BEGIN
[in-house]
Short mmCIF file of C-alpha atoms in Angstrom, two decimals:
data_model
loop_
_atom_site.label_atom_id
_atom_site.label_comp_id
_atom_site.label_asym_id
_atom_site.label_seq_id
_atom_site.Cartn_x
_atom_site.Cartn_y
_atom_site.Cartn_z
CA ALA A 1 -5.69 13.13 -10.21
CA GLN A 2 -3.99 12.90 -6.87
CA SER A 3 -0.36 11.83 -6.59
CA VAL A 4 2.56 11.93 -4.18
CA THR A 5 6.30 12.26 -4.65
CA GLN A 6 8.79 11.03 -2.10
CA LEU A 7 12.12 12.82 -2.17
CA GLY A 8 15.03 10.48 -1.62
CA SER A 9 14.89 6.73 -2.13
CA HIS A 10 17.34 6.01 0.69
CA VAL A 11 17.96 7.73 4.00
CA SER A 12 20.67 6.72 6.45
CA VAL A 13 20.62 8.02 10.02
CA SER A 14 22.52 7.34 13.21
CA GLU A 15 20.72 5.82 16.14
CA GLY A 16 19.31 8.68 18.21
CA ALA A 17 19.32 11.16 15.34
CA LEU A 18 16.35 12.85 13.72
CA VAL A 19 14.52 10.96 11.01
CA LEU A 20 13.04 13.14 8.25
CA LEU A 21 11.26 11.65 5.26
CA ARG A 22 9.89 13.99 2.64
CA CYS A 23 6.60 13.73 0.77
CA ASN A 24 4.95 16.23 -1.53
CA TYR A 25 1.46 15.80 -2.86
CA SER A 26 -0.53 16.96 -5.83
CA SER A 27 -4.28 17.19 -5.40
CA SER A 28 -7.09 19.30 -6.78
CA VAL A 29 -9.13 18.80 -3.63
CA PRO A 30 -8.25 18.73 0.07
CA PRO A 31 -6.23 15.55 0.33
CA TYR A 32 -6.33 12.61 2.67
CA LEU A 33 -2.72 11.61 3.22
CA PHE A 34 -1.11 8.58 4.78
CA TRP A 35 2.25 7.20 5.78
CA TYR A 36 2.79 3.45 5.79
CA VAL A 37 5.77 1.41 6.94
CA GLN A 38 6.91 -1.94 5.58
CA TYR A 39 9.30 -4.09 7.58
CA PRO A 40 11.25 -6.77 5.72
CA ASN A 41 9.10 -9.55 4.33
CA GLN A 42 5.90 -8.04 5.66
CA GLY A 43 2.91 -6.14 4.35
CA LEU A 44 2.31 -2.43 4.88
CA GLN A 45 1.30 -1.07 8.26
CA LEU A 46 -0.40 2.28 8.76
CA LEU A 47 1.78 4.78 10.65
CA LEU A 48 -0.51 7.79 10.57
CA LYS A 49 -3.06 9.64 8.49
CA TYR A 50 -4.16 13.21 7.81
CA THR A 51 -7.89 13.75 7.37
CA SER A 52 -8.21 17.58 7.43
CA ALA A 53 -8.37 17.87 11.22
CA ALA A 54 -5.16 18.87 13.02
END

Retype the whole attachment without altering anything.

[in-house]
Short mmCIF file of C-alpha atoms in Angstrom, two decimals:
data_model
loop_
_atom_site.label_atom_id
_atom_site.label_comp_id
_atom_site.label_asym_id
_atom_site.label_seq_id
_atom_site.Cartn_x
_atom_site.Cartn_y
_atom_site.Cartn_z
CA ALA A 1 -5.69 13.13 -10.21
CA GLN A 2 -3.99 12.90 -6.87
CA SER A 3 -0.36 11.83 -6.59
CA VAL A 4 2.56 11.93 -4.18
CA THR A 5 6.30 12.26 -4.65
CA GLN A 6 8.79 11.03 -2.10
CA LEU A 7 12.12 12.82 -2.17
CA GLY A 8 15.03 10.48 -1.62
CA SER A 9 14.89 6.73 -2.13
CA HIS A 10 17.34 6.01 0.69
CA VAL A 11 17.96 7.73 4.00
CA SER A 12 20.67 6.72 6.45
CA VAL A 13 20.62 8.02 10.02
CA SER A 14 22.52 7.34 13.21
CA GLU A 15 20.72 5.82 16.14
CA GLY A 16 19.31 8.68 18.21
CA ALA A 17 19.32 11.16 15.34
CA LEU A 18 16.35 12.85 13.72
CA VAL A 19 14.52 10.96 11.01
CA LEU A 20 13.04 13.14 8.25
CA LEU A 21 11.26 11.65 5.26
CA ARG A 22 9.89 13.99 2.64
CA CYS A 23 6.60 13.73 0.77
CA ASN A 24 4.95 16.23 -1.53
CA TYR A 25 1.46 15.80 -2.86
CA SER A 26 -0.53 16.96 -5.83
CA SER A 27 -4.28 17.19 -5.40
CA SER A 28 -7.09 19.30 -6.78
CA VAL A 29 -9.13 18.80 -3.63
CA PRO A 30 -8.25 18.73 0.07
CA PRO A 31 -6.23 15.55 0.33
CA TYR A 32 -6.33 12.61 2.67
CA LEU A 33 -2.72 11.61 3.22
CA PHE A 34 -1.11 8.58 4.78
CA TRP A 35 2.25 7.20 5.78
CA TYR A 36 2.79 3.45 5.79
CA VAL A 37 5.77 1.41 6.94
CA GLN A 38 6.91 -1.94 5.58
CA TYR A 39 9.30 -4.09 7.58
CA PRO A 40 11.25 -6.77 5.72
CA ASN A 41 9.10 -9.55 4.33
CA GLN A 42 5.90 -8.04 5.66
CA GLY A 43 2.91 -6.14 4.35
CA LEU A 44 2.31 -2.43 4.88
CA GLN A 45 1.30 -1.07 8.26
CA LEU A 46 -0.40 2.28 8.76
CA LEU A 47 1.78 4.78 10.65
CA LEU A 48 -0.51 7.79 10.57
CA LYS A 49 -3.06 9.64 8.49
CA TYR A 50 -4.16 13.21 7.81
CA THR A 51 -7.89 13.75 7.37
CA SER A 52 -8.21 17.58 7.43
CA ALA A 53 -8.37 17.87 11.22
CA ALA A 54 -5.16 18.87 13.02